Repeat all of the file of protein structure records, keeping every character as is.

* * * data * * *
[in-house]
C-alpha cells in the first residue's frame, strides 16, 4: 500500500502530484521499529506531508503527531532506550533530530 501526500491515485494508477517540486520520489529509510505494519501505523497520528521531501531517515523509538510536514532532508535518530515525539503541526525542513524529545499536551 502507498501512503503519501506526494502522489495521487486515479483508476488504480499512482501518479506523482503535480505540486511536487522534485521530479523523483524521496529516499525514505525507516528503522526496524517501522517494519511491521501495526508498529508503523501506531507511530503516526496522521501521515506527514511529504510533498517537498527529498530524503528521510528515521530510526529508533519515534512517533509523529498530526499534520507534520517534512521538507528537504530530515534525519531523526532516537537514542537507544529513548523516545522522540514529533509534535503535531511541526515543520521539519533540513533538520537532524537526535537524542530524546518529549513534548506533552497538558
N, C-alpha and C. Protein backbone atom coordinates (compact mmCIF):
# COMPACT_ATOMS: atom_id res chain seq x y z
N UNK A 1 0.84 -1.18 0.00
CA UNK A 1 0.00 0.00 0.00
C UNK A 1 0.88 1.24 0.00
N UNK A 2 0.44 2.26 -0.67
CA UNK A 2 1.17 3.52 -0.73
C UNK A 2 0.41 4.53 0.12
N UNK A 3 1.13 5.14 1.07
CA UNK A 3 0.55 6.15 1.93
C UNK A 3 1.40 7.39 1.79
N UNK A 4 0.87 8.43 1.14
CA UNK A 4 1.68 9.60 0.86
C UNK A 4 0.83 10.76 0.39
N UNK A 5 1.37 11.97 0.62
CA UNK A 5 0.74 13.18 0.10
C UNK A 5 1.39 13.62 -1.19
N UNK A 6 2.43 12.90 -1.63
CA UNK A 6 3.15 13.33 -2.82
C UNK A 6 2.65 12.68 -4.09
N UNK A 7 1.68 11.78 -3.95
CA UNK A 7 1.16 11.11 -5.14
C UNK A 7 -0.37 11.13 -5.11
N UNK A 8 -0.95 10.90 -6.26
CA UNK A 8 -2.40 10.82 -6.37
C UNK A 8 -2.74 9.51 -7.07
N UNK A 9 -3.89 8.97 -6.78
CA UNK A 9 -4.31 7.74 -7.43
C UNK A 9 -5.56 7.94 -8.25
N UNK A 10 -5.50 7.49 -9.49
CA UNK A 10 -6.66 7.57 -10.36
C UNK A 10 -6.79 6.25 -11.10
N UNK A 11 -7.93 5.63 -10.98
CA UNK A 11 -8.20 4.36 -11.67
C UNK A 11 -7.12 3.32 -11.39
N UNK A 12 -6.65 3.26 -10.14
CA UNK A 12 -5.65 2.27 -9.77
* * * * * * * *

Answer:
[in-house]
C-alpha cells in the first residue's frame, strides 16, 4: 500500500502530484521499529506531508503527531532506550533530530 501526500491515485494508477517540486520520489529509510505494519501505523497520528521531501531517515523509538510536514532532508535518530515525539503541526525542513524529545499536551 502507498501512503503519501506526494502522489495521487486515479483508476488504480499512482501518479506523482503535480505540486511536487522534485521530479523523483524521496529516499525514505525507516528503522526496524517501522517494519511491521501495526508498529508503523501506531507511530503516526496522521501521515506527514511529504510533498517537498527529498530524503528521510528515521530510526529508533519515534512517533509523529498530526499534520507534520517534512521538507528537504530530515534525519531523526532516537537514542537507544529513548523516545522522540514529533509534535503535531511541526515543520521539519533540513533538520537532524537526535537524542530524546518529549513534548506533552497538558
N, C-alpha and C. Protein backbone atom coordinates (compact mmCIF):
# COMPACT_ATOMS: atom_id res chain seq x y z
N UNK A 1 0.84 -1.18 0.00
CA UNK A 1 0.00 0.00 0.00
C UNK A 1 0.88 1.24 0.00
N UNK A 2 0.44 2.26 -0.67
CA UNK A 2 1.17 3.52 -0.73
C UNK A 2 0.41 4.53 0.12
N UNK A 3 1.13 5.14 1.07
CA UNK A 3 0.55 6.15 1.93
C UNK A 3 1.40 7.39 1.79
N UNK A 4 0.87 8.43 1.14
CA UNK A 4 1.68 9.60 0.86
C UNK A 4 0.83 10.76 0.39
N UNK A 5 1.37 11.97 0.62
CA UNK A 5 0.74 13.18 0.10
C UNK A 5 1.39 13.62 -1.19
N UNK A 6 2.43 12.90 -1.63
CA UNK A 6 3.15 13.33 -2.82
C UNK A 6 2.65 12.68 -4.09
N UNK A 7 1.68 11.78 -3.95
CA UNK A 7 1.16 11.11 -5.14
C UNK A 7 -0.37 11.13 -5.11
N UNK A 8 -0.95 10.90 -6.26
CA UNK A 8 -2.40 10.82 -6.37
C UNK A 8 -2.74 9.51 -7.07
N UNK A 9 -3.89 8.97 -6.78
CA UNK A 9 -4.31 7.74 -7.43
C UNK A 9 -5.56 7.94 -8.25
N UNK A 10 -5.50 7.49 -9.49
CA UNK A 10 -6.66 7.57 -10.36
C UNK A 10 -6.79 6.25 -11.10
N UNK A 11 -7.93 5.63 -10.98
CA UNK A 11 -8.20 4.36 -11.67
C UNK A 11 -7.12 3.32 -11.39
N UNK A 12 -6.65 3.26 -10.14
CA UNK A 12 -5.65 2.27 -9.77